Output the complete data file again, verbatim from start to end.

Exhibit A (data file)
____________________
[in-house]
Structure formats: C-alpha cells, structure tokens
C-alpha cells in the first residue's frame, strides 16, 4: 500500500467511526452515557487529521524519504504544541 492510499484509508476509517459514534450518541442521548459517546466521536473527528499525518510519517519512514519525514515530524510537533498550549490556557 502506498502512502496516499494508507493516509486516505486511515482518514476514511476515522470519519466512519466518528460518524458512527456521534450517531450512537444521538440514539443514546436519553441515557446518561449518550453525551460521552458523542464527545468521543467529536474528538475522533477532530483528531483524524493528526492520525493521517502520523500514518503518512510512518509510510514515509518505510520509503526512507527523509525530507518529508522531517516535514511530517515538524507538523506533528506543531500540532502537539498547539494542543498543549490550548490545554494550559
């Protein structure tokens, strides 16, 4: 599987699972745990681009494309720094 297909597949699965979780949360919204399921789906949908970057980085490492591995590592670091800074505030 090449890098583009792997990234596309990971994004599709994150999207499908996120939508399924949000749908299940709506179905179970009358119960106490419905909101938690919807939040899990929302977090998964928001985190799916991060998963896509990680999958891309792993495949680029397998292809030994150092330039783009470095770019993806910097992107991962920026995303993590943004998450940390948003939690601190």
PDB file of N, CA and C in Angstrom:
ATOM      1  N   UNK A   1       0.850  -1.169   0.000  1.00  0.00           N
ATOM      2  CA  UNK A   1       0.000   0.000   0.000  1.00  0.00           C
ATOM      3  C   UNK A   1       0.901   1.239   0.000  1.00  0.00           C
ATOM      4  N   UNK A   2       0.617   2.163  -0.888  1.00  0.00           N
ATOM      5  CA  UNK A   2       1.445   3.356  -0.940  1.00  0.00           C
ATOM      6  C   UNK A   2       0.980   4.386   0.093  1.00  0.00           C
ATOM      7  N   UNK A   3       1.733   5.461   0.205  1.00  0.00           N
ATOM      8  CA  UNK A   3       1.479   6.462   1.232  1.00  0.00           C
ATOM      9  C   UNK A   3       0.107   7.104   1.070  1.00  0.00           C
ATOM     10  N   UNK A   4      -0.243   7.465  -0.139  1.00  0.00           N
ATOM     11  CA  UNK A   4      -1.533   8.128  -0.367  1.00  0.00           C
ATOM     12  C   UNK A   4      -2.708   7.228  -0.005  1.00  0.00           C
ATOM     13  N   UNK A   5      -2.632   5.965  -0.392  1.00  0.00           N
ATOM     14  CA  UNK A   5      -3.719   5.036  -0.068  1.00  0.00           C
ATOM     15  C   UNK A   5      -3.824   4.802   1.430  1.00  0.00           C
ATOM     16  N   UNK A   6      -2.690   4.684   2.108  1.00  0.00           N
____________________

[in-house]
Structure formats: C-alpha cells, structure tokens
C-alpha cells in the first residue's frame, strides 16, 4: 500500500467511526452515557487529521524519504504544541 492510499484509508476509517459514534450518541442521548459517546466521536473527528499525518510519517519512514519525514515530524510537533498550549490556557 502506498502512502496516499494508507493516509486516505486511515482518514476514511476515522470519519466512519466518528460518524458512527456521534450517531450512537444521538440514539443514546436519553441515557446518561449518550453525551460521552458523542464527545468521543467529536474528538475522533477532530483528531483524524493528526492520525493521517502520523500514518503518512510512518509510510514515509518505510520509503526512507527523509525530507518529508522531517516535514511530517515538524507538523506533528506543531500540532502537539498547539494542543498543549490550548490545554494550559
């Protein structure tokens, strides 16, 4: 599987699972745990681009494309720094 297909597949699965979780949360919204399921789906949908970057980085490492591995590592670091800074505030 090449890098583009792997990234596309990971994004599709994150999207499908996120939508399924949000749908299940709506179905179970009358119960106490419905909101938690919807939040899990929302977090998964928001985190799916991060998963896509990680999958891309792993495949680029397998292809030994150092330039783009470095770019993806910097992107991962920026995303993590943004998450940390948003939690601190």
PDB file of N, CA and C in Angstrom:
ATOM      1  N   UNK A   1       0.850  -1.169   0.000  1.00  0.00           N
ATOM      2  CA  UNK A   1       0.000   0.000   0.000  1.00  0.00           C
ATOM      3  C   UNK A   1       0.901   1.239   0.000  1.00  0.00           C
ATOM      4  N   UNK A   2       0.617   2.163  -0.888  1.00  0.00           N
ATOM      5  CA  UNK A   2       1.445   3.356  -0.940  1.00  0.00           C
ATOM      6  C   UNK A   2       0.980   4.386   0.093  1.00  0.00           C
ATOM      7  N   UNK A   3       1.733   5.461   0.205  1.00  0.00           N
ATOM      8  CA  UNK A   3       1.479   6.462   1.232  1.00  0.00           C
ATOM      9  C   UNK A   3       0.107   7.104   1.070  1.00  0.00           C
ATOM     10  N   UNK A   4      -0.243   7.465  -0.139  1.00  0.00           N
ATOM     11  CA  UNK A   4      -1.533   8.128  -0.367  1.00  0.00           C
ATOM     12  C   UNK A   4      -2.708   7.228  -0.005  1.00  0.00           C
ATOM     13  N   UNK A   5      -2.632   5.965  -0.392  1.00  0.00           N
ATOM     14  CA  UNK A   5      -3.719   5.036  -0.068  1.00  0.00           C
ATOM     15  C   UNK A   5      -3.824   4.802   1.430  1.00  0.00           C
ATOM     16  N   UNK A   6      -2.690   4.684   2.108  1.00  0.00           N